Postmenopausal (Type I) osteoporosis can be significantly influenced by preventive measures. Most of these behaviors are up to the individual and should be started as early in life as possible. For those genetically predisposed to osteoporosis, the following practices are even more important:
- Exercise regularly — weight-bearing exercises (activities that work one’s bones and muscles against gravity) are essential to maintaining bone health.
- Ensure adequate calcium intake — Calcium plays a key role in keeping bones strong. Vitamin D is also essential, as it helps ensure absorption and retention of calcium in bones. Calcium and vitamin D requirements vary depending on age and gender.
- Eat a balanced, healthy diet — Certain foods provide excellent sources of calcium, while diets high in protein and/or sodium increase calcium loss.
- Quit smoking — Smoking has a detrimental effect on bone density, leading to greater risk of injury and longer recovery times.
- Limit alcohol consumption — While the exact way alcohol affects bone isn’t entirely understood, excessive alcohol use has been proven to accelerate bone loss.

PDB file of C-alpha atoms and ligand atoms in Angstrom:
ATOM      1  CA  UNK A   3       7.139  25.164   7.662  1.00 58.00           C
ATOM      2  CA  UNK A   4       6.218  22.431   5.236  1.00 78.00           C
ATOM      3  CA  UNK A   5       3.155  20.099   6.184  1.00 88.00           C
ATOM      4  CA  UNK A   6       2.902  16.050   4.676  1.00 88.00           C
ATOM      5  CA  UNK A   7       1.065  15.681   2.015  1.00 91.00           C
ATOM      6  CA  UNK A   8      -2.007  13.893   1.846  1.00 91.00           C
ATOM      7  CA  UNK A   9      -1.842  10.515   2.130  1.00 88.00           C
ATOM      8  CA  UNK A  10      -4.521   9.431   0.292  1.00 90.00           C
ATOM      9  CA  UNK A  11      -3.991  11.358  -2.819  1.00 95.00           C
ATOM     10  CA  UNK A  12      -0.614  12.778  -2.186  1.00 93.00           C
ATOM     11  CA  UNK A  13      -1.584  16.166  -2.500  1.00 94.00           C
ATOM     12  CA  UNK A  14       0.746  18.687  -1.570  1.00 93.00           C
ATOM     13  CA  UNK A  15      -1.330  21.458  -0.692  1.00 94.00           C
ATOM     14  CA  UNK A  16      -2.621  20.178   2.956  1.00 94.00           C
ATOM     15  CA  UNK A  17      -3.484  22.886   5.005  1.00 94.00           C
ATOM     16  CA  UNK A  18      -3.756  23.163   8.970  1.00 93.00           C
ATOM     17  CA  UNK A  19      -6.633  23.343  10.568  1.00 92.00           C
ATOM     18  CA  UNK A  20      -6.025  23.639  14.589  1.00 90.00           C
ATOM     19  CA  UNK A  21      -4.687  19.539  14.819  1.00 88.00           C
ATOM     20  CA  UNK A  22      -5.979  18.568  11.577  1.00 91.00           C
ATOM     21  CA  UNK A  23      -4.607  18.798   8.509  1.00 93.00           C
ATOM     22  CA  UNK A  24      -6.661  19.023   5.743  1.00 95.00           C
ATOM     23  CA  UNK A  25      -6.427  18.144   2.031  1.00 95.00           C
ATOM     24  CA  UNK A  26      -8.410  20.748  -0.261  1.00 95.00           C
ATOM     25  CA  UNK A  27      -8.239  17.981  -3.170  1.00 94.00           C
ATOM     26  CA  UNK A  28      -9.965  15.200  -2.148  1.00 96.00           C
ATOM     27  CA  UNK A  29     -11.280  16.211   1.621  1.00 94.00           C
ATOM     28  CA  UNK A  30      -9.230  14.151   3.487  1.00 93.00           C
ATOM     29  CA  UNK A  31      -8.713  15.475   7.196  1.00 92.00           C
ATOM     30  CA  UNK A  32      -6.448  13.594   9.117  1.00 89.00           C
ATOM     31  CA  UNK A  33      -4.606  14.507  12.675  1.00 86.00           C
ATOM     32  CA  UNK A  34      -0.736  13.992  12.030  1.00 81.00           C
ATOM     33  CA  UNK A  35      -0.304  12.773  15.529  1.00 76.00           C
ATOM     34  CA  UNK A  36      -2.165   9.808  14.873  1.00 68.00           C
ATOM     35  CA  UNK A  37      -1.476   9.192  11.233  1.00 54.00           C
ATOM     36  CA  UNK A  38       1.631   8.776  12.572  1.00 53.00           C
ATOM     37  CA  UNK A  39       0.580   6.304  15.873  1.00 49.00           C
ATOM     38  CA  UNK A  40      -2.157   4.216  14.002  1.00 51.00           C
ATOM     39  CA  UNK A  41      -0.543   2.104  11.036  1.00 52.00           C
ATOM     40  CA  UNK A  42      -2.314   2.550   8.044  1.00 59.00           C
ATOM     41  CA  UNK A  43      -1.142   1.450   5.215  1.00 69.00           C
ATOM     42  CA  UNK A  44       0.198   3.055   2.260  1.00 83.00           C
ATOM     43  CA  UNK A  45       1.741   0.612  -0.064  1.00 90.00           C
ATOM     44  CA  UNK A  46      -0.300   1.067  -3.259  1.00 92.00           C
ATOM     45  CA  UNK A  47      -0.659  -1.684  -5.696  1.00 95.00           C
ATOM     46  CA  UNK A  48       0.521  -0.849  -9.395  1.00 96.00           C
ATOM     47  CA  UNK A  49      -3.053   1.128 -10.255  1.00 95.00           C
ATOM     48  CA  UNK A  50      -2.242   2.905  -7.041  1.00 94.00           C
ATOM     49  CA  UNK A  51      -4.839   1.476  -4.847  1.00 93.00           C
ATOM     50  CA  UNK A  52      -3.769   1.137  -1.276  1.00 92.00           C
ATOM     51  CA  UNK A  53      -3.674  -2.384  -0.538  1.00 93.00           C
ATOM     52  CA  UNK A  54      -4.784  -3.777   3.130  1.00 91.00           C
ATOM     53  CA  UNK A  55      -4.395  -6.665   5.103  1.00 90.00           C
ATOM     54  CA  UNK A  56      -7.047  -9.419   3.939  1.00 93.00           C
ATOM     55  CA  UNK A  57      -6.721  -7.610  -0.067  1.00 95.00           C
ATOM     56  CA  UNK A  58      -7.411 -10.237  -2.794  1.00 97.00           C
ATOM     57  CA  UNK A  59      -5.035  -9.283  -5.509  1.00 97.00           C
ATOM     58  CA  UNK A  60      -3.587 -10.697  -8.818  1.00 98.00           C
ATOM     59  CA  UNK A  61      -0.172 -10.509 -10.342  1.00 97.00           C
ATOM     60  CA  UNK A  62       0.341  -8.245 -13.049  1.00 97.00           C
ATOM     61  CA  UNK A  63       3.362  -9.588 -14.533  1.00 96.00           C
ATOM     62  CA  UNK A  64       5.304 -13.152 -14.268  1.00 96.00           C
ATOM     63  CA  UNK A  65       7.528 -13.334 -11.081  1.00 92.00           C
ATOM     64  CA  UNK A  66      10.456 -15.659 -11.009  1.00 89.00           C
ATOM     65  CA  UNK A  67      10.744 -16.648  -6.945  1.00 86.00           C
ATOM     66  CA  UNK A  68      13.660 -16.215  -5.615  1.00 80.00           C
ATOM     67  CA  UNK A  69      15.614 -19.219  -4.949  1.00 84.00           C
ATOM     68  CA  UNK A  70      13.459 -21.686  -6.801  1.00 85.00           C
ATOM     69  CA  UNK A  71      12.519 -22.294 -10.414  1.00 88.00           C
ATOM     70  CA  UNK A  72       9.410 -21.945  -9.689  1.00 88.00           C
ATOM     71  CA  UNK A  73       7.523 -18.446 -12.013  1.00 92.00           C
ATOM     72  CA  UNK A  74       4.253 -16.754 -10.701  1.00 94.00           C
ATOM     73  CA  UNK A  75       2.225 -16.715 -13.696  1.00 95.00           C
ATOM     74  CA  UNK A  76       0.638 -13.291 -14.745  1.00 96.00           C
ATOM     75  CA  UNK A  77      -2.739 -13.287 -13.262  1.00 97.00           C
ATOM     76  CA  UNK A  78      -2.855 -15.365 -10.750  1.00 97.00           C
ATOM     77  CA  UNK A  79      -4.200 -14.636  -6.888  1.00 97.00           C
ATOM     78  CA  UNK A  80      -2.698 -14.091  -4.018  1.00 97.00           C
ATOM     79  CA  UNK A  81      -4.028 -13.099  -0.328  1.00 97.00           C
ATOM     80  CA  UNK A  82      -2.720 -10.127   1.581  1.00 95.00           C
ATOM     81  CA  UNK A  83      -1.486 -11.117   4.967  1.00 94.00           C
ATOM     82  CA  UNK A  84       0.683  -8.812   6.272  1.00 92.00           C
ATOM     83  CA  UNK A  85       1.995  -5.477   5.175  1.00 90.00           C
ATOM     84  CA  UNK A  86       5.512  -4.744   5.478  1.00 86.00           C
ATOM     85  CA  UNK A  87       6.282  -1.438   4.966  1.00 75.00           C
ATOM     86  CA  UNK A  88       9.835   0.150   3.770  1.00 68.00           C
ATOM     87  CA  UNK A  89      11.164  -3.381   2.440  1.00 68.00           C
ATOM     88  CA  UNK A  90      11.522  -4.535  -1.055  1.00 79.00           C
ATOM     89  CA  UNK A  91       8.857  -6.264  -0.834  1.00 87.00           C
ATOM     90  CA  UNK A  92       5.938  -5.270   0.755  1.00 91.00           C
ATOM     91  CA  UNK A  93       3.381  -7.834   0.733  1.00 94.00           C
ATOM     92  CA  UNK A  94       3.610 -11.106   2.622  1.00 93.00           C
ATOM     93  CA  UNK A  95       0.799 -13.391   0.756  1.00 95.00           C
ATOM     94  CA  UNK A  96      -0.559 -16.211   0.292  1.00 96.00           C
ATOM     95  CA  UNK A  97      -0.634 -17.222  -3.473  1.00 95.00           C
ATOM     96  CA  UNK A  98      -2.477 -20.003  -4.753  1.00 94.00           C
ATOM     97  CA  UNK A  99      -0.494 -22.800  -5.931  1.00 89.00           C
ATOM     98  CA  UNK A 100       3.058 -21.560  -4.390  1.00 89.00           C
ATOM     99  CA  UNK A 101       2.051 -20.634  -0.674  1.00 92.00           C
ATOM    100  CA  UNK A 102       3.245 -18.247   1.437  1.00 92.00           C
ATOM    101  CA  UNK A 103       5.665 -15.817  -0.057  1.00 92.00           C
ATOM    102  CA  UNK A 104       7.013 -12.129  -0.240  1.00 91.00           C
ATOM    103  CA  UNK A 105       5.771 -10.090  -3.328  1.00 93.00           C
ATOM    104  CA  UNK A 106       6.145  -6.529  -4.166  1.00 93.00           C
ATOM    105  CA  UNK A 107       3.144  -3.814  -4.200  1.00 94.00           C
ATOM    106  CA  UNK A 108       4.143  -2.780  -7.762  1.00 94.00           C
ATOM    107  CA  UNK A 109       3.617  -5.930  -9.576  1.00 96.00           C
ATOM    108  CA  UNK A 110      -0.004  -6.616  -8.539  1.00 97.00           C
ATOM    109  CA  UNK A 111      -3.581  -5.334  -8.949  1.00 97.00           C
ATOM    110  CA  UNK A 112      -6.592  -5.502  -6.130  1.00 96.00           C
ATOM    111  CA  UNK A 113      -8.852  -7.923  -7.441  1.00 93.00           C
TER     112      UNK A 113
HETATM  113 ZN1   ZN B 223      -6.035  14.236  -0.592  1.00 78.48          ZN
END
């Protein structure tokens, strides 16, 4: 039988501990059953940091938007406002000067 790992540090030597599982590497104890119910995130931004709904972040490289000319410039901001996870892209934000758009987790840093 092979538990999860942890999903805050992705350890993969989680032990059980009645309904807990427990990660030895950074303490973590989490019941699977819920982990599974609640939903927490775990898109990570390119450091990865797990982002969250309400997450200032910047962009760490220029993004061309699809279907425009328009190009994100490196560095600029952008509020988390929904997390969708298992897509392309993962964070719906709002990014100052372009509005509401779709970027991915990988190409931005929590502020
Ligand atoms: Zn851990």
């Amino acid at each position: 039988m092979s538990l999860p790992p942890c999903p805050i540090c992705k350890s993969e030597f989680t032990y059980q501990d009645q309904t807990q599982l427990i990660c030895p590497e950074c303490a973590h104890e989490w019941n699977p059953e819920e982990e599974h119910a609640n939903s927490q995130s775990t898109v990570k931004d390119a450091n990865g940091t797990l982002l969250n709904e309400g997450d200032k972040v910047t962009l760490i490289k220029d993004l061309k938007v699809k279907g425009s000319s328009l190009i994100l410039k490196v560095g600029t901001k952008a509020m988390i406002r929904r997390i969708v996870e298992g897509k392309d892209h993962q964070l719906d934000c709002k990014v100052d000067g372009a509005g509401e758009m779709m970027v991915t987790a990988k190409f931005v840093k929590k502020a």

In This Article:
- Definitive Guide to Osteoporosis
- What Causes Postmenopausal and Senile Osteoporosis?
- Why Women Are at Greater Risk for Developing Osteoporosis
- Lifestyle Changes for Preventing Postmenopausal Osteoporosis
- Conservative Treatments for Osteoporosis and Surgery for Vertebral Fractures
- Osteoporosis Video: Diagnosis and Treatment of Painful Spine Fractures
- Limit intake of colas/sodas — recent research indicates that too much cola or soda can increase the risk of osteoporosis.
- Undergo bone density testing — every 1-2 years if you are postmenopausal, over age 65, or have other risk factors. Bone mineral density (BMD) tests indicate normal, low or osteoporotic bone density levels, as well as any increased risk of fracture.
For more information, see How to Prevent Osteoporosis.